What is the one question that you were asked innumerable times as soon as you learned language – by every uncle and every aunt, by your parents and grandparents, by all the neighbourhood, by every single soul who was aware of your existence? Any guesses? Well, that million dollar question was – what do you want to become when you grow up? And though it was not announced, it was an objective type question. Choices were limited: a) IAS officer, b) Lawyer/doctor/engineer, c) Professor/lecturer/teacher, d) Chartered Accountant. Creative pursuits were a strict no-no.
And it is this question that haunts us all our life – what is the purpose of my life? I wanted to be a pilot. This was when I was in Grade 4 Joining the army was my next interest as my father had served as an army doctor. And then, it was no longer my choice. I was expected to be a doctor, just like my father. But I am not. I am a Computer Science graduate, and MBA. But even these were not my choices. What is surprising is that this scenario persists till date.
But there are exceptions too.
For this, let me share a story with you. It is a report from Khaleej Times dated 8th June 2017 Varshil is 17 years old and from a middle class Jain family in Ahmedabad. He has scored 99.9% marks in class 12 exams. His parents are Income Tax officers and respect his decision for further pursuits in life. And can you guess what that is? He plans to take dikshya – a religious ceremony that marks the initiation of Jain monks or nuns. His calling in life is to be free of all callings, all worldly ties.
So this can be the extent of freedom of choice. It is not necessary that the purpose of life is related to studies. But that does not mean education is not required. Education of any kind never goes waste. When I tell the doctor that I have constant wheezing and sneezing and a permanently blocked nose, he tells me it is “sinusitis, a permanent inflammation of the mucus membrane of the respiratory system due to low immunity of the body.” I am able to understand this because I studied Biology. So you see, knowledge never hurts. On a serious note, education gives us a rational and logical mind. Shouldn’t we know that when a girl is born, it is not the mother’s fault; it is the father giving the X or Y-chromosome. There are certain illnesses which are actually considered stigmas in society like AIDS and mental illnesses. Only with education, we get the power of understanding right from wrong.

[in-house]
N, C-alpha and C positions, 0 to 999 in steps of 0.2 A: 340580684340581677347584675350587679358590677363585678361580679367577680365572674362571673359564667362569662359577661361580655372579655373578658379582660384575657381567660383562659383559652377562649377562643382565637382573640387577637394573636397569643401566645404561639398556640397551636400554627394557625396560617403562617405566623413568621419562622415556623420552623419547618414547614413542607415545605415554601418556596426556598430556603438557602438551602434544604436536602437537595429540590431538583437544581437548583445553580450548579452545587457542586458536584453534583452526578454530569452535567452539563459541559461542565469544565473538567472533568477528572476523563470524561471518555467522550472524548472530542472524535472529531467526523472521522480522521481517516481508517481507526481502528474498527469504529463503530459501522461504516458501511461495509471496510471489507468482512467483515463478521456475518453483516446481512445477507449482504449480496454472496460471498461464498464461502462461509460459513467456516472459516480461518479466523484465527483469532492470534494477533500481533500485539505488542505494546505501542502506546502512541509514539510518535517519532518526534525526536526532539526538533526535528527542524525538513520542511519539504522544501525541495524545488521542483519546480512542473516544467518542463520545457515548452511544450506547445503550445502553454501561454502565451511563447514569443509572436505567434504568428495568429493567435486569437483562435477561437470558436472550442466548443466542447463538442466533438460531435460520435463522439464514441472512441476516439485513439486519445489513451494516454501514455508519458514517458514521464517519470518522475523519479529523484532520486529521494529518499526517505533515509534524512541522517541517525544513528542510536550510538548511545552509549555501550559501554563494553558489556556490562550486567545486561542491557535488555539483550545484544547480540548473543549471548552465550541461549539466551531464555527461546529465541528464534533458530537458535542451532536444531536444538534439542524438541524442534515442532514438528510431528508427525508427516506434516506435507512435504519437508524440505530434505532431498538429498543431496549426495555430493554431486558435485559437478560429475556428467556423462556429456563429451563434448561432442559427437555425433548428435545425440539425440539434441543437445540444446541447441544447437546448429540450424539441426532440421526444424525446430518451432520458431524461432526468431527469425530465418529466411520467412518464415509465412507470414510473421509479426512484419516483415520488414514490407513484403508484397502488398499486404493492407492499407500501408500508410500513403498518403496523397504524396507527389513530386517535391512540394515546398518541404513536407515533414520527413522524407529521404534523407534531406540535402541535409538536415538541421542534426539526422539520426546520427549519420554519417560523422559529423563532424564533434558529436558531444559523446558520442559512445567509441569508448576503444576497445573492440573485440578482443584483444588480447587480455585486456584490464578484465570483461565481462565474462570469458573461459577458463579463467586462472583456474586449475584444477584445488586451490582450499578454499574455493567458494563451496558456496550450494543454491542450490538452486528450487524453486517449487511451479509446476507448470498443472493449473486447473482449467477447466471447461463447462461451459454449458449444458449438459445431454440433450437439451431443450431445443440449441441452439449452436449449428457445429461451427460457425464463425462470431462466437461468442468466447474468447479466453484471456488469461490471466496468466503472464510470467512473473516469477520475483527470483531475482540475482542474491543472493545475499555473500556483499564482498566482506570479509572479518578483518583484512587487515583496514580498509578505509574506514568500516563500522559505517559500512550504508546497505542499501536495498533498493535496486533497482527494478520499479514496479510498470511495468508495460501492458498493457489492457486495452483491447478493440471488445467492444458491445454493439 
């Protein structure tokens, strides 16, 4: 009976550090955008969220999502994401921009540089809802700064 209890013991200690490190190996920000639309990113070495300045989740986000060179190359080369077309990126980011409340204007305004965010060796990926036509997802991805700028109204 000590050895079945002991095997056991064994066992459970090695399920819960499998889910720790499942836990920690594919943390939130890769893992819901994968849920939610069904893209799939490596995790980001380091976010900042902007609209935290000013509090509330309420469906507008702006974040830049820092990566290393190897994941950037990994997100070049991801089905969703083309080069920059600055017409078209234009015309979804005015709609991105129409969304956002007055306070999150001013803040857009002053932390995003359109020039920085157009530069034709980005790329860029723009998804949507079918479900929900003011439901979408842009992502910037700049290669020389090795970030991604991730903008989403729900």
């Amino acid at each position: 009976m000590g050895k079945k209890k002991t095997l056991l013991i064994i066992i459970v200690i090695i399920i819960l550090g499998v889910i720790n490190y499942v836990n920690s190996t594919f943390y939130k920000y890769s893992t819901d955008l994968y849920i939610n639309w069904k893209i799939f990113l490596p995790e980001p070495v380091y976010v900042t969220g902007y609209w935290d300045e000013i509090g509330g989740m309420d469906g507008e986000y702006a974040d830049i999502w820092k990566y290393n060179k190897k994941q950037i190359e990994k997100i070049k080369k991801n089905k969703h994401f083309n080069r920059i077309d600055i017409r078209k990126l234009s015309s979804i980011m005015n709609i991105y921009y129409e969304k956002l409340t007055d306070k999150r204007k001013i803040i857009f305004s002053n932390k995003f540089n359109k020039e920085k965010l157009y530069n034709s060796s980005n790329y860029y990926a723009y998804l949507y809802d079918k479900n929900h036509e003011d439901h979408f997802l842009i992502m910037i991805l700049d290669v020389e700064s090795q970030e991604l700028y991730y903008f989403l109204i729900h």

I go for yoga classes. Our yoga teachers come from all backgrounds. They are of all ages – including girls and boys as young as 18 or 20 The qualification they have to teach us is not any graduation or post-graduation or a PhD. It is a rigorous training programme of 8 months’ duration. In the class, they are our gurus, having the same respect. So you see, it is not necessarily a degree that earns you respect. It is what you do with it, or without it. It is the experience of getting education that matters more.
There is an abundance of opportunities and loads of information. Parents have to be guides, not shepherds. Children have to be explorers, not followers. So let them look around and try out everything. To achieve their purpose in life, they have to work very hard, but it is equally important for them to take care of their physical, mental and spiritual health. Eat well, sleep well and don’t let them sacrifice their hobbies and their leisure time. Let them decide what they want from life.
And, don’t worry. What is meant will eventually come to you as Paulo Coelho says, “When you want something, all the universe conspires in helping you to achieve it.”